Looking outside Blenheim palace

Two men were looking at the diminutive river trickling through a small valley. ‘What can we do about this marshy little river? It looks ridiculous against my new bridge!’ said one man (perhaps!). The massive bridge had a large central arch flanked by smaller ones. There were said to be 30 rooms in it. Its architect, John Vanbrugh, was so proud of his design that he thought it was ‘the finest bridge in Europe’. The river had been channelled into small streams through each arch. The effect was underwhelming. ‘Well’ said the other man (possibly!), ‘it has capabilities’. The first man was John Churchill, First Duke of Marlborough. The other was Lancelot (‘Capability’) Brown. The water playing the bit part was the River Glyme in Blenheim Park.

Brown’s idea was to dam the river, flood the valley and create a huge lake. The lower stories of the bridge and the rooms in them were submerged. This scaled down the incongruous height and mass of the bridge. The result is regarded by many as the epitome of an English landscape. It is an outstanding feature of this World Heritage Site. Posterity does not record Vanbrugh’s reaction to the lower half of his fine bridge being drowned (fortunately?).

Capability Brown then landscaped the park round the house on the east side of the lake. But he knew that there was a limit even to his way of controlling and shaping nature. West of the lake is the area known as ‘High Park’. He left that area virtually untouched. Entrance to the park through the Combe Gate takes you into this woodland area that is a remarkable natural habitat. The importance of High Park as an ecological treasure equals Vanbrugh’s Blenheim Palace as a stunning architectural statement.

It was created as a royal hunting forest by King Henry I. Surviving records show that it was full of wildlife from the outset. There were deer (obviously), but other species such as foxes and badgers were plentiful and had to be culled (medieval Kings were like that!). Ancient chronicles mention that Henry I kept a menagerie of exotic animals in the park, including leopard and camels (none were seen the last time I walked round). But it still is rich in flora and fauna and is one of the most biodiverse areas in the UK. It is home to thousands of rare species, some so rare that they have no English name and are known only by their botanical Latin name.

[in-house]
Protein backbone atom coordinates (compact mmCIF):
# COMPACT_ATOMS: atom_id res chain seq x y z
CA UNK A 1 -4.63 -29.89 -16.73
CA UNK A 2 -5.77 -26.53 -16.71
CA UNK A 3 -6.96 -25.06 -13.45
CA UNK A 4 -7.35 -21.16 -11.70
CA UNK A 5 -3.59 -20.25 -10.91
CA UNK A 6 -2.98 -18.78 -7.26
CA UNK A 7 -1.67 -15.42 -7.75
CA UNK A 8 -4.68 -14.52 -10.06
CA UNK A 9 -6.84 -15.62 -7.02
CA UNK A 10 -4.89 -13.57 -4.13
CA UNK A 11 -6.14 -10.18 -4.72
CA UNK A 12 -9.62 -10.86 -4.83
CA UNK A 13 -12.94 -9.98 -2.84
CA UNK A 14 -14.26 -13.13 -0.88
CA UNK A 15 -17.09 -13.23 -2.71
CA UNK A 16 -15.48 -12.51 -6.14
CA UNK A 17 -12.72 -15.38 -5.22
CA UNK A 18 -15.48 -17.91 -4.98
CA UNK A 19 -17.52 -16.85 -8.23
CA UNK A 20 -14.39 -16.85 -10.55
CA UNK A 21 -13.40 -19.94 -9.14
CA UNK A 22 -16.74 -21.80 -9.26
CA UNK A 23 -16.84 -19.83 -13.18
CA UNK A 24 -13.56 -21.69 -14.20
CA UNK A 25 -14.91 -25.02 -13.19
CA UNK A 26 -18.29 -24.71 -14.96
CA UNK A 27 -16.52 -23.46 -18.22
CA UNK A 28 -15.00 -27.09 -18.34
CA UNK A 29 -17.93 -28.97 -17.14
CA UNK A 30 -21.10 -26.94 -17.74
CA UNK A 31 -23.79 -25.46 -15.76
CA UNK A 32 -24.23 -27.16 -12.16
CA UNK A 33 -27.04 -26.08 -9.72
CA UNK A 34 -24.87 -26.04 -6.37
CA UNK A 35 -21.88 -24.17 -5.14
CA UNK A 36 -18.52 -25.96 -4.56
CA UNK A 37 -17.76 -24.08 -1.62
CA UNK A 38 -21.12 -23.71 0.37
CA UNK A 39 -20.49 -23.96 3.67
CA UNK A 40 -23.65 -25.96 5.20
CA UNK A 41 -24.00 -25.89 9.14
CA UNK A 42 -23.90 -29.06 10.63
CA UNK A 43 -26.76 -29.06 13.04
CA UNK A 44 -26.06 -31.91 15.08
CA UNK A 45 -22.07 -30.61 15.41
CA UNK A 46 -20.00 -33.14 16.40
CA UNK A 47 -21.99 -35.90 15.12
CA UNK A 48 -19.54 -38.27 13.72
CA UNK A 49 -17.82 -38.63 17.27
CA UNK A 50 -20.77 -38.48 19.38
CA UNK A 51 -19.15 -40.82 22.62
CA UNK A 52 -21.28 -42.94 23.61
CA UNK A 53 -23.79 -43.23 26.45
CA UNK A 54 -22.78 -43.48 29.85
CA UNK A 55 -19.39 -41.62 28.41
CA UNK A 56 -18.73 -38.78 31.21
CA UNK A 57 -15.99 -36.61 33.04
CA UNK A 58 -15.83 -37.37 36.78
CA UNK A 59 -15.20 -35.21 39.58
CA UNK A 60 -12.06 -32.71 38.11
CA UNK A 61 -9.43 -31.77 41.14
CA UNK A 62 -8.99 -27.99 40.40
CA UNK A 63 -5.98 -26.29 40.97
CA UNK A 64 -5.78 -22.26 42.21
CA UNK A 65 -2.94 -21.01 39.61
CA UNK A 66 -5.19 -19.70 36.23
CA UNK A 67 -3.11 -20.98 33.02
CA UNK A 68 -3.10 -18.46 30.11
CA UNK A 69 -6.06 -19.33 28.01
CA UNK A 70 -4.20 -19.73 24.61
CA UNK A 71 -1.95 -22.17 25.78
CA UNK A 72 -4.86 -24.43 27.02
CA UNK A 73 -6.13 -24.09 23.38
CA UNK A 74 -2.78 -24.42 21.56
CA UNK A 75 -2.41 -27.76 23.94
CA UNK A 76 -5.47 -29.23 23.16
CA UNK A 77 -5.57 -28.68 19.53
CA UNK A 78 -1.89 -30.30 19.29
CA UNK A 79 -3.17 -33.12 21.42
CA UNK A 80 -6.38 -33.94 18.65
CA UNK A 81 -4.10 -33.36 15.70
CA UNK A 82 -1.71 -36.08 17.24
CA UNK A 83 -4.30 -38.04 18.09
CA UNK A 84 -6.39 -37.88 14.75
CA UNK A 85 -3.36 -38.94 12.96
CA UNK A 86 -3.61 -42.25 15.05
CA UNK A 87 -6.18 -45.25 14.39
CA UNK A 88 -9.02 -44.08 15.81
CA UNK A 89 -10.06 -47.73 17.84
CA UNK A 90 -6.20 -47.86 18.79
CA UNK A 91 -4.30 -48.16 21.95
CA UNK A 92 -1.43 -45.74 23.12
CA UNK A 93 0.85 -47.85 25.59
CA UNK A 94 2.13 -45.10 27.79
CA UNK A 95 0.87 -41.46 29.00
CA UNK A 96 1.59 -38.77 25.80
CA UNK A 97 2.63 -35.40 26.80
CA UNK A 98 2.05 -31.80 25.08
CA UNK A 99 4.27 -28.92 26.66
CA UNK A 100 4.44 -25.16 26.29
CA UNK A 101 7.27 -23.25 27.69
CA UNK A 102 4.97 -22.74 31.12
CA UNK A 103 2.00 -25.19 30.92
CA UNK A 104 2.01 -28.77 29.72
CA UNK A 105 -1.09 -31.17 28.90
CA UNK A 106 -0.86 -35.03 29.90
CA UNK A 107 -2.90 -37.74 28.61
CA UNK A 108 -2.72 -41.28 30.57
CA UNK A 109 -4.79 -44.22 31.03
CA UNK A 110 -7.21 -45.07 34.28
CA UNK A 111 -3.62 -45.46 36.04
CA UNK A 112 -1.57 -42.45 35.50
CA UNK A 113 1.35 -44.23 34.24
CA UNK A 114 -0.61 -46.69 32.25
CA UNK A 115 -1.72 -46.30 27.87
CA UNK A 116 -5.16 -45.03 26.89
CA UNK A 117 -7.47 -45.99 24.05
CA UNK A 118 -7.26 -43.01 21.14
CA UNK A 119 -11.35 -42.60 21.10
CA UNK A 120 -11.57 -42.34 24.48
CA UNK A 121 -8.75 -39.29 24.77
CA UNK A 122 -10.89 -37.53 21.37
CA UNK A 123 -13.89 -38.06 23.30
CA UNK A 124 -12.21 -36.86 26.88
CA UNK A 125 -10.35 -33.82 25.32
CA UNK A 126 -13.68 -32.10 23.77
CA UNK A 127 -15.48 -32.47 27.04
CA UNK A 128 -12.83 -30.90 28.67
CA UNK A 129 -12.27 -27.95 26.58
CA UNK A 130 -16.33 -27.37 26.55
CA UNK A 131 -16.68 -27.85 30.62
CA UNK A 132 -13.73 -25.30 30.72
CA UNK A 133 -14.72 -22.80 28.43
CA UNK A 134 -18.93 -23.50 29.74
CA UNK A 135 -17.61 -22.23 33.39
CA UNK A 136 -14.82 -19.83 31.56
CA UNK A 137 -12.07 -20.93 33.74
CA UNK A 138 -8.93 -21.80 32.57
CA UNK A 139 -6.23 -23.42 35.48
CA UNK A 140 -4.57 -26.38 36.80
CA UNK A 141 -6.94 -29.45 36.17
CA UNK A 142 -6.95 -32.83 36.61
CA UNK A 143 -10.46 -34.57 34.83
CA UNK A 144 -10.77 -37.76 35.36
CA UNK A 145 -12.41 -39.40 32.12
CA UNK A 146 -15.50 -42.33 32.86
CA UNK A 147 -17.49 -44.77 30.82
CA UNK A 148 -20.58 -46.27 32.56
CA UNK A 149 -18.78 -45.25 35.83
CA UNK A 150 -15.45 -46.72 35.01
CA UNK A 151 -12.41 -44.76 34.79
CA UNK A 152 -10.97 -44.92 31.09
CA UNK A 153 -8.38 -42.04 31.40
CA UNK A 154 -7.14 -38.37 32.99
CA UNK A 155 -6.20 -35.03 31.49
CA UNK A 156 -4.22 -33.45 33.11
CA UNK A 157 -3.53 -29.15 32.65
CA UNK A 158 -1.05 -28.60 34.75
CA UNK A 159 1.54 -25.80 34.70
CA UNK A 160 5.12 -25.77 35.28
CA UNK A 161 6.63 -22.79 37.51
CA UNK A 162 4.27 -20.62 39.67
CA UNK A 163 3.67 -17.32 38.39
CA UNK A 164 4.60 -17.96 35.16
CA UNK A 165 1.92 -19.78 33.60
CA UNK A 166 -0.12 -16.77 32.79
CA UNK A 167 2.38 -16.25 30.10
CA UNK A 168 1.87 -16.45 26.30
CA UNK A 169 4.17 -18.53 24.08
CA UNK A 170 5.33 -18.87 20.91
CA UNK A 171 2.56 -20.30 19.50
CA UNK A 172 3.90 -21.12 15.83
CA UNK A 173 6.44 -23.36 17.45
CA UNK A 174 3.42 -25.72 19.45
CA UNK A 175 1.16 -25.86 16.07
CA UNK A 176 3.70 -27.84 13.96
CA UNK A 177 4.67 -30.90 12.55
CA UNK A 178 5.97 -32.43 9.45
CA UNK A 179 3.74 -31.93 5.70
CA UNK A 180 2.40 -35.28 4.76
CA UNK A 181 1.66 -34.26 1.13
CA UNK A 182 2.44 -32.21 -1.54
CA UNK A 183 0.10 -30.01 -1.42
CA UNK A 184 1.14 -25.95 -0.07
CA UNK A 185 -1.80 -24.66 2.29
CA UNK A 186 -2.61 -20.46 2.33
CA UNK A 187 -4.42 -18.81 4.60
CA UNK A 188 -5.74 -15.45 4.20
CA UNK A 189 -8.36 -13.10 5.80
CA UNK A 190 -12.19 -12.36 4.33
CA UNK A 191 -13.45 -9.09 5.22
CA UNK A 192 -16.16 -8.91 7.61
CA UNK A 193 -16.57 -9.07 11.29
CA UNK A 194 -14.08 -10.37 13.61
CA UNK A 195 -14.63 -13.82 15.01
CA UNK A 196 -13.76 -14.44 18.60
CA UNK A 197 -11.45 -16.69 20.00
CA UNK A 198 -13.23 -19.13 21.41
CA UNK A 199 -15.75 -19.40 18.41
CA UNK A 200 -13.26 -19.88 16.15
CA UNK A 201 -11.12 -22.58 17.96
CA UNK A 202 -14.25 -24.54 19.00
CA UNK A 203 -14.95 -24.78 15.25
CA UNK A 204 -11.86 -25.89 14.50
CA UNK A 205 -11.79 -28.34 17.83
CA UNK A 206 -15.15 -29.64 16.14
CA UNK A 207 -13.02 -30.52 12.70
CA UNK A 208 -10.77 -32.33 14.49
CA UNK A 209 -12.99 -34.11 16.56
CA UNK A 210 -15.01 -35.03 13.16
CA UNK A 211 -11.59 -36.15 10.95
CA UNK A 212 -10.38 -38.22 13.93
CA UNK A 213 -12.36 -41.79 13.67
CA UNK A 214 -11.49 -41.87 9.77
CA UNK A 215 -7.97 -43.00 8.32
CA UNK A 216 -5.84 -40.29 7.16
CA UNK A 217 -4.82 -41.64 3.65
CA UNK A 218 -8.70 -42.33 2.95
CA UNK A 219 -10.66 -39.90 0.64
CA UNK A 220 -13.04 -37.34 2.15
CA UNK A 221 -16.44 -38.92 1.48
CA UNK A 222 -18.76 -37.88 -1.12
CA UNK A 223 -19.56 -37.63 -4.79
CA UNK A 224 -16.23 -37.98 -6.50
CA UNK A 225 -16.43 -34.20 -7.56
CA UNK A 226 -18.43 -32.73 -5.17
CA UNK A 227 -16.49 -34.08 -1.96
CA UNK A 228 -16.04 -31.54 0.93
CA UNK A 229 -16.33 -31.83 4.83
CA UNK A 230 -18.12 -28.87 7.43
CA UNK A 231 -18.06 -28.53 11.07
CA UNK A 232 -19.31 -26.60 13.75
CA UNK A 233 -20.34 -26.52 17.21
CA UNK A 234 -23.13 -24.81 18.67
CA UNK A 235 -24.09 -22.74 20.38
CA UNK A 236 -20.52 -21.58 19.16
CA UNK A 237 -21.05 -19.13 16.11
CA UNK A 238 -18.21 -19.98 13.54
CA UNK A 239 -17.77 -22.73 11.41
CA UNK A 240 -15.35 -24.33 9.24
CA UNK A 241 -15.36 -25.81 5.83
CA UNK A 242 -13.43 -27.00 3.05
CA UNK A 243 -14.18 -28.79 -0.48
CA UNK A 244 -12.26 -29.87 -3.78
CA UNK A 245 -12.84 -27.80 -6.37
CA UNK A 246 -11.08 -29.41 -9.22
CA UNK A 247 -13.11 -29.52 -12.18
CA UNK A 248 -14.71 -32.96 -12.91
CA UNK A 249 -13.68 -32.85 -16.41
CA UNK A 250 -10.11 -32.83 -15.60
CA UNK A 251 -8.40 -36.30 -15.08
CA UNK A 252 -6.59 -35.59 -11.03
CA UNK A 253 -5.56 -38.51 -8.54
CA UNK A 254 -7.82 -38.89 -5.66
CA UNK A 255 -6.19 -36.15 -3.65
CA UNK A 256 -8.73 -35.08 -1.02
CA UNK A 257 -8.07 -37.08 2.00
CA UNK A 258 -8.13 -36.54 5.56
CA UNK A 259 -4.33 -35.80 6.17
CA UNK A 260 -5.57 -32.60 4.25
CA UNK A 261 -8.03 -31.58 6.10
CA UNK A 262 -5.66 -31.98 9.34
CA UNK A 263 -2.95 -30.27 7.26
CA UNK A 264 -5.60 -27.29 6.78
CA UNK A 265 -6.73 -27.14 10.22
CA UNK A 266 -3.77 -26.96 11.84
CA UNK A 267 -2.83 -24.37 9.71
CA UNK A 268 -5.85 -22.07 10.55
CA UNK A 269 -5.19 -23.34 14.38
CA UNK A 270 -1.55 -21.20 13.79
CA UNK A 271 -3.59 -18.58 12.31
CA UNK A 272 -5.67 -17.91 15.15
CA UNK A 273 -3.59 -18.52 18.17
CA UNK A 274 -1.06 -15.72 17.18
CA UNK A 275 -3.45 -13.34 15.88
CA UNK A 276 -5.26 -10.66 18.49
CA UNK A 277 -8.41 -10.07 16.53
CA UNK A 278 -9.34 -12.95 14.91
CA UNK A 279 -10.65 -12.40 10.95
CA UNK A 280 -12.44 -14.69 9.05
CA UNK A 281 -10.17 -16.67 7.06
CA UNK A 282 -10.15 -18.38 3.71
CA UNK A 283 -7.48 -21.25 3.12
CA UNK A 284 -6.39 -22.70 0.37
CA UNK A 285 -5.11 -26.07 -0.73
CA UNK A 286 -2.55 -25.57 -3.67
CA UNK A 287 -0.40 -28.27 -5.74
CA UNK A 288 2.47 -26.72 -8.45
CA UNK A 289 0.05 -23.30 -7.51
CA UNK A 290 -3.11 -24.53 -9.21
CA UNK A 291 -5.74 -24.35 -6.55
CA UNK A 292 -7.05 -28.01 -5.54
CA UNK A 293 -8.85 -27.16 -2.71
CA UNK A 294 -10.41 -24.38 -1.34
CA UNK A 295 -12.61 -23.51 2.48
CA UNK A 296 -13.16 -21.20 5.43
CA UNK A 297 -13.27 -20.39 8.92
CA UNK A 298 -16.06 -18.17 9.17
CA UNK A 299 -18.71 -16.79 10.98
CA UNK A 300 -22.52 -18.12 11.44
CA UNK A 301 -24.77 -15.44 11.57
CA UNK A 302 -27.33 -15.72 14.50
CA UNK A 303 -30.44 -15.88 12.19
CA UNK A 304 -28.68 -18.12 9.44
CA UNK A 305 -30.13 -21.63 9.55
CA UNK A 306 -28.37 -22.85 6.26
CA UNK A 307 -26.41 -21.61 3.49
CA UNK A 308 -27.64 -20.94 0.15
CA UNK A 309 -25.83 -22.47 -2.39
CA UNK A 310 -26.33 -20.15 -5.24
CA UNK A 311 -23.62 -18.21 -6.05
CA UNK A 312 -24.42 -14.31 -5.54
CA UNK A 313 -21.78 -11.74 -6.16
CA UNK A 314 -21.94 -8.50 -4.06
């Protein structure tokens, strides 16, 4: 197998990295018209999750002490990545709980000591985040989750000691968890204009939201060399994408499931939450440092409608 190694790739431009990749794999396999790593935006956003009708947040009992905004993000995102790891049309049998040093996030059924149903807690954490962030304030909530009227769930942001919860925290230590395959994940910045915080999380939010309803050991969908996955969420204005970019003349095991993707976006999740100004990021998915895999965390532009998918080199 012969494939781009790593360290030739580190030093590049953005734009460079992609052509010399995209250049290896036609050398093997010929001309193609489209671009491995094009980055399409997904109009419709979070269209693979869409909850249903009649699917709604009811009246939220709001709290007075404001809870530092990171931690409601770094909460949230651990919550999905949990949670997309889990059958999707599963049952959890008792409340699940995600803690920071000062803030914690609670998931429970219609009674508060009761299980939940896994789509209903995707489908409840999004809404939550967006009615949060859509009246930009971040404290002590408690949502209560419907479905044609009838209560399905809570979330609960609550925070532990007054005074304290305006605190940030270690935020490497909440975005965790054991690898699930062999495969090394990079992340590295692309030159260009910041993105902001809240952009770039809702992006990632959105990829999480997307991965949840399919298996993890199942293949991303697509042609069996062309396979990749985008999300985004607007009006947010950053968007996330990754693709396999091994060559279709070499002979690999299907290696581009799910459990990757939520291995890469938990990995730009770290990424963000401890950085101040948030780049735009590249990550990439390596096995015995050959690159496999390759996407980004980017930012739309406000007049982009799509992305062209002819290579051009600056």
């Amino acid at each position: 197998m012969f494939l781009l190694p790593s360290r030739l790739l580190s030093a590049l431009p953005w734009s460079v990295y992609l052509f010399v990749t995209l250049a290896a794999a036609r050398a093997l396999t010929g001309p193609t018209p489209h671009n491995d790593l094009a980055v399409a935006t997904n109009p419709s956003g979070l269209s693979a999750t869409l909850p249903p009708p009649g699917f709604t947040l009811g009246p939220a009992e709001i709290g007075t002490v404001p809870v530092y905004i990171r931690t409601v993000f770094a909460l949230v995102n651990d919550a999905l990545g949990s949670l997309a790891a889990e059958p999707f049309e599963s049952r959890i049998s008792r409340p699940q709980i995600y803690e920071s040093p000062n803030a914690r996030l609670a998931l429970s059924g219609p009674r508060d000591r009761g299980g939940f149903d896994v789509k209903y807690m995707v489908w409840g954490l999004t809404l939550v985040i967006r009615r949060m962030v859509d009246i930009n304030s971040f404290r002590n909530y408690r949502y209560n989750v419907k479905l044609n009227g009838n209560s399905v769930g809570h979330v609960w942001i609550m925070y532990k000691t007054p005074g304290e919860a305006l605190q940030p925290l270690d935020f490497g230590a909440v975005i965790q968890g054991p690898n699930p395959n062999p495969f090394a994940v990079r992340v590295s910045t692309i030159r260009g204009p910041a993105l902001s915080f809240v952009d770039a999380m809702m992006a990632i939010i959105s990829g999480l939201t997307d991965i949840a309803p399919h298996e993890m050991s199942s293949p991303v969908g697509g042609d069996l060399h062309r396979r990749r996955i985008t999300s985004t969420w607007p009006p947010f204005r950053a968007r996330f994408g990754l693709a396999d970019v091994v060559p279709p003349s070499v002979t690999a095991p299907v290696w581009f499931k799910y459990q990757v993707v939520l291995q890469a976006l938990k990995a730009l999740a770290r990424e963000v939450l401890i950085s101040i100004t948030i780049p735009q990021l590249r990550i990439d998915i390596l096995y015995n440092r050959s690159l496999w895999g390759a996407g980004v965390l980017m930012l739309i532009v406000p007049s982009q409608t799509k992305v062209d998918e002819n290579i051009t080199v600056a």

Most of these species will not be seen in a casual walk through the park on permitted paths. But one notable feature can be seen – the ancient oaks. High Park is home to the highest number of ancient oaks in Europe. Some 90% of the trees there are oaks. At least 60 of them date back to the Middle Ages. A rolling programme of replanting is in progress with saplings grown by the forestry team using acorns from the existing trees. Thus, new plantings are direct descendants of the ancient stock allowing the legacy to continue for hundreds of years to come. White cattle have been introduced to graze the bracken and other undergrowth to allow the saplings to thrive (not as exciting as leopards, but more useful!).

If you only want to see history then by all means visit Blenheim Palace. But to encounter history, escape from the tourist masses and walk through High Park. You will be in the closest thing possible to a medieval forest.

Peter Wilkinson

April – May 2022